What are some unwritten rules in India

Business etiquette - different countries, different customs

Not only in German offices there are unwritten laws that determine everyday interaction. If you spend some time abroad, you will quickly notice how the people “tick” there. We have put together a few peculiarities from different countries for you so that you do not step into faux pas right away:

India

  • If you want to point at someone, you should use your entire right hand. Just pointing your finger at the person means viewing them as a subordinate.
  • Business cards should always be handed over with the right hand and should not be tucked away straight away. The left hand is used for personal hygiene and is therefore considered unclean.
  • Contact with your foot, be it a small kick or a collision, must be excused immediately. The feet are considered to be the lowest and most impure part of the body.
  • The head, on the other hand, is the highest part of the body and is considered sacred. Indians are therefore not touched on the head, not even children.
  • Some gestures that exist in many Western countries do not have the same meaning in India. For example, Indians sometimes rock their heads slightly to indicate their approval - which you can easily confuse with a negative shake of the head. Therefore, it is better to ask what the other person means.

Australia / New Zealand

  • As in New Zealand, the tone in Australia is very relaxed but also very polite. Better to say too much "Thank you" or "Sorry" if something went wrong. It is also common to form queues. Jostling is considered very rude.
  • In Australia, the “thumbs up” gesture is not understood as positively as it is in this country. It corresponds more to the "finger finger".
  • Don't compare New Zealanders to their neighbors in Australia. You don't like that there - just as much as Australians don't want to be asked about their history as a former prisoner colony. It is best to avoid such topics of conversation, because otherwise you can actually chat about anything with Australians and New Zealanders.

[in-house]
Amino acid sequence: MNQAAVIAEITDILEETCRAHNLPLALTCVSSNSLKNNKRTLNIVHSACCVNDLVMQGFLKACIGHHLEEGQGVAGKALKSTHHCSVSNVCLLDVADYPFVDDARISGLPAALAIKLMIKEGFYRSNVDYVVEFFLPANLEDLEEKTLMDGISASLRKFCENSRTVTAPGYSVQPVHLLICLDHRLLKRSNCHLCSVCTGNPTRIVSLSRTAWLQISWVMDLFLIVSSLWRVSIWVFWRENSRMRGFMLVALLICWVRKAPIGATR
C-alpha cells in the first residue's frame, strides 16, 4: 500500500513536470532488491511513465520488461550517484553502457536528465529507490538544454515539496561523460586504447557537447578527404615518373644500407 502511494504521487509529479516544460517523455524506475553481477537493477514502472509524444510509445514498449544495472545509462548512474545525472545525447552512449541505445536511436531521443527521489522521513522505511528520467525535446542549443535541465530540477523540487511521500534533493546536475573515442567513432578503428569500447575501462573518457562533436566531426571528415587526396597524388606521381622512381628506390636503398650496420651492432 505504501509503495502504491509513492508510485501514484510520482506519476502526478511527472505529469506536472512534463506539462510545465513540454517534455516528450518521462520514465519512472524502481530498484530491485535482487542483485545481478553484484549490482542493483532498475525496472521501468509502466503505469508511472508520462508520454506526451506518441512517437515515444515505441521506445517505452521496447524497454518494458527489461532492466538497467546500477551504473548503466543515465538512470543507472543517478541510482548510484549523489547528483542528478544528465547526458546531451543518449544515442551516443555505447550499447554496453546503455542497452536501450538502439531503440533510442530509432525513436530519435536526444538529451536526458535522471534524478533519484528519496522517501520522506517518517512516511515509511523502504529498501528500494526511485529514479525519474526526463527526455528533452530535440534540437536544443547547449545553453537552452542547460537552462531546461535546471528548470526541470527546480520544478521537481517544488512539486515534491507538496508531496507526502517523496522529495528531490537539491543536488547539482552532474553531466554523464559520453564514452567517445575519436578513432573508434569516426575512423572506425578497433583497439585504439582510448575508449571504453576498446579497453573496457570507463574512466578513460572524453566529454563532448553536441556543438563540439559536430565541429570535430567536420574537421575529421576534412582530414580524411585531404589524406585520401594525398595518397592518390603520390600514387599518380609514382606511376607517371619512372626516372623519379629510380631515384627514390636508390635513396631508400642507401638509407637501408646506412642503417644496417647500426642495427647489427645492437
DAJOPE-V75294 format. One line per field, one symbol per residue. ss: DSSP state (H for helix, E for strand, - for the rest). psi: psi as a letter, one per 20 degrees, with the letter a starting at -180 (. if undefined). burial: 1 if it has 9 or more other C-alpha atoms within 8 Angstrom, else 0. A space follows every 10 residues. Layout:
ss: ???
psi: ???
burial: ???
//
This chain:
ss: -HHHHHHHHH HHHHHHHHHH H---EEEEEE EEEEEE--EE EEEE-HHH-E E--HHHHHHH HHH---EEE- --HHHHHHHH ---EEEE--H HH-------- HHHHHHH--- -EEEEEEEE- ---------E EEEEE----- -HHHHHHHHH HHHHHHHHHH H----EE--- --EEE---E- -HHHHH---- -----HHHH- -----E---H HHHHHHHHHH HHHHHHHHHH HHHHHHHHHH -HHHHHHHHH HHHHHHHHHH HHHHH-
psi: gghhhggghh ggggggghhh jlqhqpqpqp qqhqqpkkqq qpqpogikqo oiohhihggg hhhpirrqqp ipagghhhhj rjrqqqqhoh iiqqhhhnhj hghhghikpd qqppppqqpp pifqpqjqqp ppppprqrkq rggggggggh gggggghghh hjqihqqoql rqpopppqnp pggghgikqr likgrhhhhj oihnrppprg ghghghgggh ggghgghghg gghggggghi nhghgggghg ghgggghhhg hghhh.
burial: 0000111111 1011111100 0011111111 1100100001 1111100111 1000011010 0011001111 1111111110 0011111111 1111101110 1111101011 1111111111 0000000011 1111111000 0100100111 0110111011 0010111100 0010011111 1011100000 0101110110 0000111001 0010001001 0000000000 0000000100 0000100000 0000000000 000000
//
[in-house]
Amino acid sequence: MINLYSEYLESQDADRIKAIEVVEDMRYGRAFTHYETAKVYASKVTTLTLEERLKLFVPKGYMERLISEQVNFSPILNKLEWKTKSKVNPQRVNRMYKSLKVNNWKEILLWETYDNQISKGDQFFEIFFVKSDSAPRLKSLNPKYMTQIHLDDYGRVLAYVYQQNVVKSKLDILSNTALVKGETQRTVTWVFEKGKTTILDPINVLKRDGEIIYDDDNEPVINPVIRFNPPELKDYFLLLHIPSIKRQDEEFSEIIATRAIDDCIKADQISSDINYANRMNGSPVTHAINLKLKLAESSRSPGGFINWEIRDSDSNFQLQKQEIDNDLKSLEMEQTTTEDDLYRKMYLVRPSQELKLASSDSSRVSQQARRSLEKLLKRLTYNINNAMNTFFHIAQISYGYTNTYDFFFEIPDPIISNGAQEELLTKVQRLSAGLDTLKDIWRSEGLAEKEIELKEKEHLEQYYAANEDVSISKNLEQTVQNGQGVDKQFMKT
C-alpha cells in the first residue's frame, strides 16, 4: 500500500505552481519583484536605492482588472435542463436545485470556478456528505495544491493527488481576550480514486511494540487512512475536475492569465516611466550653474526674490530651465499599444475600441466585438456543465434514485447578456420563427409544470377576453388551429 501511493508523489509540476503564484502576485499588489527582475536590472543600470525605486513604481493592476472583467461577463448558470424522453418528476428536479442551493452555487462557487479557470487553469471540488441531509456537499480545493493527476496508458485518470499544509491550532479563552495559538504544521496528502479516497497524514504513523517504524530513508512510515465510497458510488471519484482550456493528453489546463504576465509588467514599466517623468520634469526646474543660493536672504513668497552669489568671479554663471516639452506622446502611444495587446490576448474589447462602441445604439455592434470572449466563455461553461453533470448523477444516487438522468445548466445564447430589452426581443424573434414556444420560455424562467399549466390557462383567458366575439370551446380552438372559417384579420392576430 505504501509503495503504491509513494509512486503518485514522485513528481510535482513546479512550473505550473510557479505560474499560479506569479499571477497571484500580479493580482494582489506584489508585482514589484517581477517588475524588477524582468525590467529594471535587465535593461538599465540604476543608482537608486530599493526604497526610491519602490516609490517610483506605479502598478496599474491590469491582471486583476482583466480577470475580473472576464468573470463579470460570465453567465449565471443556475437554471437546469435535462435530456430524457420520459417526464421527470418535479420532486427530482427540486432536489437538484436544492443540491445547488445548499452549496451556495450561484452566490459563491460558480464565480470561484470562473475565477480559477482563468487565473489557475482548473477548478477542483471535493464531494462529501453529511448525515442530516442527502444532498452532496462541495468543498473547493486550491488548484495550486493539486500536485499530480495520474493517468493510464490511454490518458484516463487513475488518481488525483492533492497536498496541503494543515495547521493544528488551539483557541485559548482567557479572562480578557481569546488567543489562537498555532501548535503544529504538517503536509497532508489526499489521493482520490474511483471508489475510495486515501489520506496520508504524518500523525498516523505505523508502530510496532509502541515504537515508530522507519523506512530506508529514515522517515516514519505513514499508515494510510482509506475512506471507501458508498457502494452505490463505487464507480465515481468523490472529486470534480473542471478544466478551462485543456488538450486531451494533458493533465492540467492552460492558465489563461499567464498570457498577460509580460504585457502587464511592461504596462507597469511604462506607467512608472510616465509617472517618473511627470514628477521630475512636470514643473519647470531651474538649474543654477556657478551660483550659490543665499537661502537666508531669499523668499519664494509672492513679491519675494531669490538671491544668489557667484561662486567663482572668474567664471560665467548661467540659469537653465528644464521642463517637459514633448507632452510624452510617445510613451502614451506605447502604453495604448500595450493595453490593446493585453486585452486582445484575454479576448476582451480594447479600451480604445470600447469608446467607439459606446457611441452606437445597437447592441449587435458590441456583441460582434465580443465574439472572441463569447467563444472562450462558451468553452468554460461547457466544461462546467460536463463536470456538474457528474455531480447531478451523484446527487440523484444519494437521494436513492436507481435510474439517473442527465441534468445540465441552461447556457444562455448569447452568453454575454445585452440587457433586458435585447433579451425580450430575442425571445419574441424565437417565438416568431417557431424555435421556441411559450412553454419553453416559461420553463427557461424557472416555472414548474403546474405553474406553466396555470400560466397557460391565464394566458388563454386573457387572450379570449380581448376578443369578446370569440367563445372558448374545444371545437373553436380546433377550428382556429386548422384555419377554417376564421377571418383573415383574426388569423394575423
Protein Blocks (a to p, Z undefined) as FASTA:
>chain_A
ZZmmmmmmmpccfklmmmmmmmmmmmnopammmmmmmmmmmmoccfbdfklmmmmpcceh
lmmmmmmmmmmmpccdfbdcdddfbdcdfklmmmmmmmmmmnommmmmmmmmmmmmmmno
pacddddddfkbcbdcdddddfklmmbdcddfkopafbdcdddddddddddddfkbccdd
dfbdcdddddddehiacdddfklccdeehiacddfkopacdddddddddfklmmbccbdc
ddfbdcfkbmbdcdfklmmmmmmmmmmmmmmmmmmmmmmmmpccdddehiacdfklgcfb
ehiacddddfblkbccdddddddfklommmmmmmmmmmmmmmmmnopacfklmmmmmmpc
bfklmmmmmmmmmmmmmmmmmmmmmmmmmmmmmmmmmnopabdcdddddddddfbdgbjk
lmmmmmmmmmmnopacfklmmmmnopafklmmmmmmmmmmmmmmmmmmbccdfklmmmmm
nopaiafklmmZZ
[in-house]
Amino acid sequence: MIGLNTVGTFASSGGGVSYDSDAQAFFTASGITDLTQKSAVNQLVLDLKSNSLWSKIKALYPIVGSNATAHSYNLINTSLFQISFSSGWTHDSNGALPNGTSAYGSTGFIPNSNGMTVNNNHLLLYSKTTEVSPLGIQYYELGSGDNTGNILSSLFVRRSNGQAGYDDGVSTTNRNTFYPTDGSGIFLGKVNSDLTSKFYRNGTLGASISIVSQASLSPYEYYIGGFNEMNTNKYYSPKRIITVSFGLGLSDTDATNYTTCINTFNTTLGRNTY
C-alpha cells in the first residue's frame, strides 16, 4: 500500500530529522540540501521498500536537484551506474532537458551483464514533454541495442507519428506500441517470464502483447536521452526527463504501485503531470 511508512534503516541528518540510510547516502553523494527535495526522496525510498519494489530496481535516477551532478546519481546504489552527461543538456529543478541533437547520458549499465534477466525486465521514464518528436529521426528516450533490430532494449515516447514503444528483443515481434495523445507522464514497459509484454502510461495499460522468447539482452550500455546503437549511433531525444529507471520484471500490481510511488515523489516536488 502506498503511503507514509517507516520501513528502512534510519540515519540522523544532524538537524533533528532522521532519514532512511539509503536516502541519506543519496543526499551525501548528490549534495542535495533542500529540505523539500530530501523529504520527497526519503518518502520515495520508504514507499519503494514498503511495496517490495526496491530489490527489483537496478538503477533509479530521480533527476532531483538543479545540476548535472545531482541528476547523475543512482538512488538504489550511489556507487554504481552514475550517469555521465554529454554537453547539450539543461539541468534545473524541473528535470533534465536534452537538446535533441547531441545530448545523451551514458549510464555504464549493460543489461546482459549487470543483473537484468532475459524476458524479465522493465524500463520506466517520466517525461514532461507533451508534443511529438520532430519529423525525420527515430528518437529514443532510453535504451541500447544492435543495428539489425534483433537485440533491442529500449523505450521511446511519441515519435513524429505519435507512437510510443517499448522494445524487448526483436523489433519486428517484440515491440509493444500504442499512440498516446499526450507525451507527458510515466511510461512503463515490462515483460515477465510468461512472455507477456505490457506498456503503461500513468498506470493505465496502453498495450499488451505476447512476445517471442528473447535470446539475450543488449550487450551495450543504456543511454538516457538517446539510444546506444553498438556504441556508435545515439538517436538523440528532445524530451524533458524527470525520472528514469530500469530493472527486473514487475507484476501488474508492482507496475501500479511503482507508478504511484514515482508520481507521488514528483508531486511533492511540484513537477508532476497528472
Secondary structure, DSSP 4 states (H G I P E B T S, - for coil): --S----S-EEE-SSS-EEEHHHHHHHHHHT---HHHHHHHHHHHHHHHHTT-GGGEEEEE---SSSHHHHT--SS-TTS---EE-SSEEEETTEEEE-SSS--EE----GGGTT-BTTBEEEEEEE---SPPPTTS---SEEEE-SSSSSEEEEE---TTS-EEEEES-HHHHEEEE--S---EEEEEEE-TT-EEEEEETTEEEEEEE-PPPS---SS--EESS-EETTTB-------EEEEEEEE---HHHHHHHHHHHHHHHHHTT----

• If you want to take photos of Maori (New Zealand) or Aboriginal (Australia) cultural assets, ask if this is allowed.

Japan

  • In Japan, politeness and restraint are particularly important. There you criticize your fellow human beings, if at all, only "through the flower" and in private. Patience and equilibrium are virtues in Japan - but quick-tempered behavior is not welcomed.
  • If someone gives you something, take it with both hands. When you give something to someone, give it with both hands - this shows that you respect the other person.
  • If business cards are exchanged, they are read through carefully and sometimes aloud as soon as they are received - this also shows respect for the other.
  • If you are invited to a karaoke bar, that also means that you should sing. Karaoke bars are very popular in Japan and everyone participates - even if you can't sing at all.
  • In Japan, it is also uncommon to unpack food or drink outside of buildings or parks. This can be difficult, especially on warmer days, so think about where you can take a “drinking break” in between.

South Africa

  • Physical contact is perceived here as a sign of solidarity. Hence, it is not uncommon to hug after a deal.
  • Meat dominates the menu. South Africans love to grill. In addition, beer or wine is mostly drunk, but long drinks or whiskey can also be served.
  • The job is “business casual”: Jeans and casual clothing are preferred. Exceptions are official appointments, the first meeting, signing contracts and the like. There you better wear a suit or costume.

Scandinavian countries

  • Understatement and punctuality are a virtue in Scandinavian countries. Scandinavians don't like it when you exaggerate or brag when you talk. Those who are cautious have the better cards.
  • Equality between men and women is very important in Scandinavian countries. It can happen that a woman is not greeted first.
  • In Finland it can happen that you are invited to a sauna by your Finnish business partner after a business meeting. You shouldn't refuse this as it is a sign that your host trusts you.
  • If you are already offered alcohol for lunch in Sweden, you should take a sip with your business partners.
  • If you are invited to “middag” in Denmark, you should come for dinner.
  • Regardless of whether it is private or business: In Norway the most important rule is “nail your counterpart down to what has been said”. In Norway, a commitment is by no means a commitment.